The first phase of a Jury Trial is the Jury Selection or “Voir Dire”. In a case involving the charge of Felon in Possession of a Firearm, the Jury Selection can take about 1 day. Effectively questioning the potential jurors and selecting those jurors that will be impartial and fair throughout the Trial is an art form. It has to be done with skill and confidence, especially in cases involving guns which invoke such intense feelings on both sides. Once the 12 jurors are selected, they become the Jury that will decide whether to find the defendant Guilty or Not Guilty. The Jury holds the future and fate of the defendant in their hands.
A Jury Trial in a case of Felon in Possession of a Firearm begins with the Opening Statements by the prosecution and defense attorney and quickly moves into the prosecution’s Case-In-Chief. That is the time when the prosecutor will call police witnesses, eyewitnesses, and expert witnesses for one purpose – to convict the defendant of the charged crime. Solid cross-examination by an experienced defense attorney has to occur. You only get one chance to win. The difference between a conviction and an acquittal is often on very narrow grounds and requires strong advocacy by an attorney that is experienced in the courtroom. After the prosecutor presents its case, the defense will present its Case-In-Chief. The defendant may testify and other witnesses in support of the defense will testify at that time. After all the witnesses have testified, the attorneys will make their Closing Arguments, the Judge will instruct the Jury on the law, and the Jury will then be sequestered to decide its Verdict. The entire Jury Trial process will normally take between 2-4 days, depending on the number of witnesses and the time the Jury takes to determine its verdict. A verdict of Not Guilty will result in the immediate release of the defendant and the dismissal of the Felon in Possession of a Firearm charge. A Guilty verdict will require that a Sentencing date be scheduled.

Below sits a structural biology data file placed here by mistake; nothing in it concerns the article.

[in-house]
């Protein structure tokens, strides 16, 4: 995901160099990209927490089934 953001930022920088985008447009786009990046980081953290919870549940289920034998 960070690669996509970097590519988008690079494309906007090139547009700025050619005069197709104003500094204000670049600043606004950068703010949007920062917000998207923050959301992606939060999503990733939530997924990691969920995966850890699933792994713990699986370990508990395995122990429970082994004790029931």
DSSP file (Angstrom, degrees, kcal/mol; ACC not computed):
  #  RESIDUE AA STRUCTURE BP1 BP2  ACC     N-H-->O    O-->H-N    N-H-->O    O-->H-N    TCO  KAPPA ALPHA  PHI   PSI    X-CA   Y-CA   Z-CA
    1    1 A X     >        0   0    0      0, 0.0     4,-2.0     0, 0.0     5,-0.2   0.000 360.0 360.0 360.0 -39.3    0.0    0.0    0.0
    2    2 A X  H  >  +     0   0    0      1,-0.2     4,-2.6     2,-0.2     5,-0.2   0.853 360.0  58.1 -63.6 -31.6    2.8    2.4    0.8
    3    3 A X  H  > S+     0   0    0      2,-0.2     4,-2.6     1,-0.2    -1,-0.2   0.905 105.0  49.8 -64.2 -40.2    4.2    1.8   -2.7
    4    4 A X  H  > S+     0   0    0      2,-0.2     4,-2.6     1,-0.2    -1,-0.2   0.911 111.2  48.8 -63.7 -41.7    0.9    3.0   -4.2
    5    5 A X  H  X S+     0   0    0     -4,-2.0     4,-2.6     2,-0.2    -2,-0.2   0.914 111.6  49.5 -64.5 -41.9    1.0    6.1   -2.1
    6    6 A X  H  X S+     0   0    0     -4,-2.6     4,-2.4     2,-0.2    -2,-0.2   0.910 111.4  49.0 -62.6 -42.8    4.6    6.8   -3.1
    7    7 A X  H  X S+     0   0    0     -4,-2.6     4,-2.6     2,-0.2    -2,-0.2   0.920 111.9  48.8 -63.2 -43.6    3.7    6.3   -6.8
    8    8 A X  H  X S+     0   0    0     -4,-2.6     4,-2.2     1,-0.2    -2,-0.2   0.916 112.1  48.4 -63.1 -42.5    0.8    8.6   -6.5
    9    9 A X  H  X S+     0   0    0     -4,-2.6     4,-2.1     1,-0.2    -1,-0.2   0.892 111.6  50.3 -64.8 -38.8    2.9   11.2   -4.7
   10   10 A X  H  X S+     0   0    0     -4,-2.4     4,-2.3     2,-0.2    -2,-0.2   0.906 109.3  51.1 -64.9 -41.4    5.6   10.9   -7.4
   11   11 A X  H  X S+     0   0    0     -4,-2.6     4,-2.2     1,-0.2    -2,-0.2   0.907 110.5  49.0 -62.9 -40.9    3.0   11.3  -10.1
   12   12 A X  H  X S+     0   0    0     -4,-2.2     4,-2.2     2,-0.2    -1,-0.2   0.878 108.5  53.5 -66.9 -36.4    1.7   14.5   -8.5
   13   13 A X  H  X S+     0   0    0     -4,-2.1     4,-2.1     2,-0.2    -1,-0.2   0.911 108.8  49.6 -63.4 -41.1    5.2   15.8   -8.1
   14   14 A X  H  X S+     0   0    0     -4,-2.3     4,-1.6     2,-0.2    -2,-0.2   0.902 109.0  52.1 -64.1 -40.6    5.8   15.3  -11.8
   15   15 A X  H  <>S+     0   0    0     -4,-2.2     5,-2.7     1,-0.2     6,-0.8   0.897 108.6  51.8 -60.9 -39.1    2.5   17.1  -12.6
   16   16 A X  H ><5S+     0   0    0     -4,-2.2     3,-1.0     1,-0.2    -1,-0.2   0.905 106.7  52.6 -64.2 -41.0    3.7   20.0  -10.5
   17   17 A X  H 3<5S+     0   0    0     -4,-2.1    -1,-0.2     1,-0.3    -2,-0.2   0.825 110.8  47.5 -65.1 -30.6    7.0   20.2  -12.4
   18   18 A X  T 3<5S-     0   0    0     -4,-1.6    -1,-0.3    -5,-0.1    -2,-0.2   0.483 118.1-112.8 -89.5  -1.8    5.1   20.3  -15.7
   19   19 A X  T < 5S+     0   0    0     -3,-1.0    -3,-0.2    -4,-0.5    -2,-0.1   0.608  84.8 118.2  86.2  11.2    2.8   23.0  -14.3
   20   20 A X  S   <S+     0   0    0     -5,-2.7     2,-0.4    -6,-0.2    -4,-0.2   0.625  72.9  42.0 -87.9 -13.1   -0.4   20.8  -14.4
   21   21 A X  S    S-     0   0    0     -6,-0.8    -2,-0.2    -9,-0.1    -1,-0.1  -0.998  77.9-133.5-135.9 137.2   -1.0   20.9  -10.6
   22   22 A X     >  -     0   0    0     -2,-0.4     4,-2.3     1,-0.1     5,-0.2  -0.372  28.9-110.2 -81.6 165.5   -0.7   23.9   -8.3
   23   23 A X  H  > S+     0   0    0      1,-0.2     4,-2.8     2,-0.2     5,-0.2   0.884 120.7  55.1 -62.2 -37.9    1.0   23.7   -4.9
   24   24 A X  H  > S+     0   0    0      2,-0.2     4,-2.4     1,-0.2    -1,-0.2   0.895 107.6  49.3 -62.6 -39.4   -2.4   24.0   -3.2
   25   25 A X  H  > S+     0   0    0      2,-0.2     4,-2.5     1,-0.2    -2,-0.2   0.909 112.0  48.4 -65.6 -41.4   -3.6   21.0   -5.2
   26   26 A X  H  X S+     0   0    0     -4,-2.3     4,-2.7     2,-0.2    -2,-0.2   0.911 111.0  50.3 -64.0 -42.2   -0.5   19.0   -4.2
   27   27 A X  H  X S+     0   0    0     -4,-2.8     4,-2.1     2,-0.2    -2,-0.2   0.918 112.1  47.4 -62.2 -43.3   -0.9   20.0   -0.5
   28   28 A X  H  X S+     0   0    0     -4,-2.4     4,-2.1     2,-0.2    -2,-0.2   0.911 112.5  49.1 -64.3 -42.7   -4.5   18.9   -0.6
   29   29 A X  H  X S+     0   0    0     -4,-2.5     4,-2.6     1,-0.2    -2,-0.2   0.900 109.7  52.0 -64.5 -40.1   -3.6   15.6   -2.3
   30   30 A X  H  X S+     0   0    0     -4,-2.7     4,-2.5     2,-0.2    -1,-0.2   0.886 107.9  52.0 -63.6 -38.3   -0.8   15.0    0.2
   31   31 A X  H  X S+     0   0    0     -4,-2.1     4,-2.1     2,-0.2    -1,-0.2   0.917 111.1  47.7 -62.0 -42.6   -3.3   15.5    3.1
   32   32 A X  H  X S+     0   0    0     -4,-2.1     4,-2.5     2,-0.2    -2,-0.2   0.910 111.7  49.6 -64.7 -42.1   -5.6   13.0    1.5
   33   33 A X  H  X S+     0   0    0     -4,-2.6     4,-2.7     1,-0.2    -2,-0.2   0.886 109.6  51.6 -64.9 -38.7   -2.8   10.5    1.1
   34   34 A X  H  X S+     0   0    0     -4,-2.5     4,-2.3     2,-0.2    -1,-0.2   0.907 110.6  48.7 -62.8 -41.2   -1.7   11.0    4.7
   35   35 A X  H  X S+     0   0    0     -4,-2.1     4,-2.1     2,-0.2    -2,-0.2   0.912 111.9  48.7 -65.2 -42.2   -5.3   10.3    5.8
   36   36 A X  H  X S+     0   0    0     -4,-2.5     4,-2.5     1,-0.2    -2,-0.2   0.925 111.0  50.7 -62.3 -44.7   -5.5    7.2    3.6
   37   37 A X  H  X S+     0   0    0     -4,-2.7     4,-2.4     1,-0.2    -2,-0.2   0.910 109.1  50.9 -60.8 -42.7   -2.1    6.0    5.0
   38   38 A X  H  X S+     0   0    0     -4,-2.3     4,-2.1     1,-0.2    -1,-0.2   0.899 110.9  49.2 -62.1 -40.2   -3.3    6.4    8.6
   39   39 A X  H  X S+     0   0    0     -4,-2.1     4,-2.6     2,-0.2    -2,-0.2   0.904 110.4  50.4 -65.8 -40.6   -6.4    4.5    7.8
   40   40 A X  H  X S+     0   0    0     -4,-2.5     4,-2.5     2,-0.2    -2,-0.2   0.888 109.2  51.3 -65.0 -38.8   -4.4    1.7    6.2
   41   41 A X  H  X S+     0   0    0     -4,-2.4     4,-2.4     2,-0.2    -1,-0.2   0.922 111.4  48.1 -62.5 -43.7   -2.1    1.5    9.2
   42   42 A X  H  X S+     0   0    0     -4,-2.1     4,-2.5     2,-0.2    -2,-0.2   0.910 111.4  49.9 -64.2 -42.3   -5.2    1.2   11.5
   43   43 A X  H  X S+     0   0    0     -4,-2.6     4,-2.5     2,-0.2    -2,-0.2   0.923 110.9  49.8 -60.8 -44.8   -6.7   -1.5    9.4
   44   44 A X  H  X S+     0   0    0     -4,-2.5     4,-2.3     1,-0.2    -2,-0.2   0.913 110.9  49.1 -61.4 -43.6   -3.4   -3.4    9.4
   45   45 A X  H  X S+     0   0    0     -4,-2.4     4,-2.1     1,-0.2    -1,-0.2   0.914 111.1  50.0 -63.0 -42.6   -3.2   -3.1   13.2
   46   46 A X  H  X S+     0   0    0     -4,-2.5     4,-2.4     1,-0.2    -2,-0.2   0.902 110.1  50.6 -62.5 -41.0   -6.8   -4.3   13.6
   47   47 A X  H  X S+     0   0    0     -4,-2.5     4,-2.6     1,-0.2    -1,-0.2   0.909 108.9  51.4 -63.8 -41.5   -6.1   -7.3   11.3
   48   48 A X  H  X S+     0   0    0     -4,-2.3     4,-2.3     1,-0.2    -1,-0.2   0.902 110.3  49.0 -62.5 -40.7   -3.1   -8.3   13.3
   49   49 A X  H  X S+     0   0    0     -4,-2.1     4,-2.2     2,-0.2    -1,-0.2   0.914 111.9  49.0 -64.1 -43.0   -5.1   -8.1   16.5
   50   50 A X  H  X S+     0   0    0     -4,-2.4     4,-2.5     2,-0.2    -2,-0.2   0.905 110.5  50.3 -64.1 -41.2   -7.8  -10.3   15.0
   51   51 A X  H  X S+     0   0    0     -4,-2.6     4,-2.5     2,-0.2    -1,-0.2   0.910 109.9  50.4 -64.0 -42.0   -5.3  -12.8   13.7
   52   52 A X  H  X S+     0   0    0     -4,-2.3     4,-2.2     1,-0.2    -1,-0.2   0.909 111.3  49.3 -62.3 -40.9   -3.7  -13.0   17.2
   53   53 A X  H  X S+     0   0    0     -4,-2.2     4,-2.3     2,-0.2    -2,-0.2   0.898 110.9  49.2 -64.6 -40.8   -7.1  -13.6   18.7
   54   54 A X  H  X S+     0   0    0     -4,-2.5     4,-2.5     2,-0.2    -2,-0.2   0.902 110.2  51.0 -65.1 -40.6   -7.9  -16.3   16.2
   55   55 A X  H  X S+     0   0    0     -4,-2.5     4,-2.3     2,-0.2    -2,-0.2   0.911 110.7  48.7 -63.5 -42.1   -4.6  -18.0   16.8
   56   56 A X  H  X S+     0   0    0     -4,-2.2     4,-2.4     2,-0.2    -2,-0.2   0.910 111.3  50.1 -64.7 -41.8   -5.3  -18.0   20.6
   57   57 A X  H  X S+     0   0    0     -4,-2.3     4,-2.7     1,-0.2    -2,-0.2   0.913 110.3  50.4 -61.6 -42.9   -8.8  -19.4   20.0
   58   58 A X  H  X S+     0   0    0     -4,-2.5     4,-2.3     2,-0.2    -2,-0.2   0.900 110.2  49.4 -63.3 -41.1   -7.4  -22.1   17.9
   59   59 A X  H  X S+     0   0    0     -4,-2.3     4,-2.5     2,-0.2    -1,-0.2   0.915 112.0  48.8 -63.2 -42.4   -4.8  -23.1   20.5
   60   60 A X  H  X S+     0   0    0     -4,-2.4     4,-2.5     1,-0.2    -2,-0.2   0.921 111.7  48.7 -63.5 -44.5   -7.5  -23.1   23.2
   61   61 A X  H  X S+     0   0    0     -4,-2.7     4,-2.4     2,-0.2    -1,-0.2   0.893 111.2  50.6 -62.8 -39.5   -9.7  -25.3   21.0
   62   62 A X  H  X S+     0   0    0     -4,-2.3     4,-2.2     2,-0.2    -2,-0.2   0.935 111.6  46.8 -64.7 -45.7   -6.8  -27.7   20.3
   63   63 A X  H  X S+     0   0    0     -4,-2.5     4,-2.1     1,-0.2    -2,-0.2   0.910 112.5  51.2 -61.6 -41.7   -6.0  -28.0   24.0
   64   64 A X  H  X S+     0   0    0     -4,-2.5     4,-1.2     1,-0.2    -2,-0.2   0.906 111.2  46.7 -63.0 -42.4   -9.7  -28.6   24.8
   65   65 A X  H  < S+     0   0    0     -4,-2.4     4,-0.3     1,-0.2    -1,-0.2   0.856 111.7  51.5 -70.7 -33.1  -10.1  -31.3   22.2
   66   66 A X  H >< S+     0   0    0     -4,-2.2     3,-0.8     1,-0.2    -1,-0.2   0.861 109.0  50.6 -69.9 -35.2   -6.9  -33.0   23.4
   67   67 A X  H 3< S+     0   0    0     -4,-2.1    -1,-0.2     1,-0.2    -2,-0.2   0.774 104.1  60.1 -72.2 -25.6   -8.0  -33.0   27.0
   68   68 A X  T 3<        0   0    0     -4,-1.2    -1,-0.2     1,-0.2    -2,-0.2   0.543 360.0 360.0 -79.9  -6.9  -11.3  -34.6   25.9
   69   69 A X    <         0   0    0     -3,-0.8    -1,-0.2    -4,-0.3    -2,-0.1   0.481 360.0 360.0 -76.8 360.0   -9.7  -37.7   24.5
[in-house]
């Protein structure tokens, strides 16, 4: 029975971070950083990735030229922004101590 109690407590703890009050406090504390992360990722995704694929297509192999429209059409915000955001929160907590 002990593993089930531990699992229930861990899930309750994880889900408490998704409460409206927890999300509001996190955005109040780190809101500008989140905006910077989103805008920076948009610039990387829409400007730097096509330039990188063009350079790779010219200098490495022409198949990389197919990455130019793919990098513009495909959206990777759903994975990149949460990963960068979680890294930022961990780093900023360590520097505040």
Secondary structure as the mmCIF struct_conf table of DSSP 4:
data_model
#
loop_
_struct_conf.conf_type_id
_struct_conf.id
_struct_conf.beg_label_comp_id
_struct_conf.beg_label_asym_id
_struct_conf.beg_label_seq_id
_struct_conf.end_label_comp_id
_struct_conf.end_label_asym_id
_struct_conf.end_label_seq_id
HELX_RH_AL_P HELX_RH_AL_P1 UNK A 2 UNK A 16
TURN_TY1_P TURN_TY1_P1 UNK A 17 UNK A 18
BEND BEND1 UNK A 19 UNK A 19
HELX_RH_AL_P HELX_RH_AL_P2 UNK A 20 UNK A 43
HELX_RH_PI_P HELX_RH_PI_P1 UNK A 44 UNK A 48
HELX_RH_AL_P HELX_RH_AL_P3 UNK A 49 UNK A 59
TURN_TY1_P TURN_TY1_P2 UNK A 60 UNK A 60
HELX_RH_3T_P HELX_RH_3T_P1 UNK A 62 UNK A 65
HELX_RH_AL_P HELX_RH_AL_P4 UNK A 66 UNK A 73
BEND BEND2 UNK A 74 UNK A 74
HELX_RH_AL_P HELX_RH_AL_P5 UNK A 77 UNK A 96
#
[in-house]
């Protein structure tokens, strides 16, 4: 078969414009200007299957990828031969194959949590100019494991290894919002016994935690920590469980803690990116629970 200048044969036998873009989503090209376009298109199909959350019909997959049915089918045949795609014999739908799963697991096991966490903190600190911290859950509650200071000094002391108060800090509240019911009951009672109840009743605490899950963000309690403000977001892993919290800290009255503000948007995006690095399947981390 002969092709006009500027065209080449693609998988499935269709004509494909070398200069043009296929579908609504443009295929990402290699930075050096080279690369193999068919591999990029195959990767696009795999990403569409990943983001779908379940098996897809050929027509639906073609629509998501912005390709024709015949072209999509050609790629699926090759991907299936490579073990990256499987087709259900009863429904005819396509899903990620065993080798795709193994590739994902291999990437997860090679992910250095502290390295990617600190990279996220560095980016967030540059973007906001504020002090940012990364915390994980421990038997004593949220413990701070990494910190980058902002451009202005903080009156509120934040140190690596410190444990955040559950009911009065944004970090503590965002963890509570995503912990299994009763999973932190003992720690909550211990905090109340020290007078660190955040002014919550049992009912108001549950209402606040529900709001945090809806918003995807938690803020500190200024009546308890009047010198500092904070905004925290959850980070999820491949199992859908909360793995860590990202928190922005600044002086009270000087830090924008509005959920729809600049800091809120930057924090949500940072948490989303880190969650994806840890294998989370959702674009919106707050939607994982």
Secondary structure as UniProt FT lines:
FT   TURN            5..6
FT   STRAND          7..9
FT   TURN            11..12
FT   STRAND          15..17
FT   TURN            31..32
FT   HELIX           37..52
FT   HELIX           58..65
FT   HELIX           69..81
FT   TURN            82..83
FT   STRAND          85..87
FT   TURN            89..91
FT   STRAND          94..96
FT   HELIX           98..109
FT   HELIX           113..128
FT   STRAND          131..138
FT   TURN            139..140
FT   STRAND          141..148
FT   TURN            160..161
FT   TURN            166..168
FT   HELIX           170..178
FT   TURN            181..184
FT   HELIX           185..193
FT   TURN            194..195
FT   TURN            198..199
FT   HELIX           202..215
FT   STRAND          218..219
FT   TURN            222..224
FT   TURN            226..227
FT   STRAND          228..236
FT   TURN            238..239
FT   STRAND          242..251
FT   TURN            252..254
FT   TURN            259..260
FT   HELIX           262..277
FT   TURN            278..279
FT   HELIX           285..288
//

If the defendant enters a guilty plea or is found Guilty at trial in Washtenaw County, the case is set for Sentencing, which normally happens about 4 weeks after the conviction is put on the record. After the conviction is entered in open court, the defendant will be ordered to speak to someone in the probation department about his/her criminal history, upbringing, life circumstances, and the incidents leading up to and including the offense. The probation officer reviewing the case will prepare a Pre-Sentence Investigation Report that summarizes the important facts of the case for the Judge to review at the time of Sentencing.
The last stage of the criminal trial process in Washtenaw County is the Sentencing date. A skilled defense attorney can often mitigate someone’s sentence by proper investigation, preparation and advocacy during Sentencing. Although there are sentencing guidelines which are set by law and provide a framework for the Judge to determine the sentence length, both the prosecution and defense lawyer will provide input and argument at Sentencing about the appropriate sentence. You can normally avoid prison and jail time by having strong defense counsel. It is important to levy a strong defense before the sentence is ordered because, once the Judge pronounces the defendant’s sentence, there is normally nothing else that can be done to change the sentence other than the appeal process, which can take years to complete.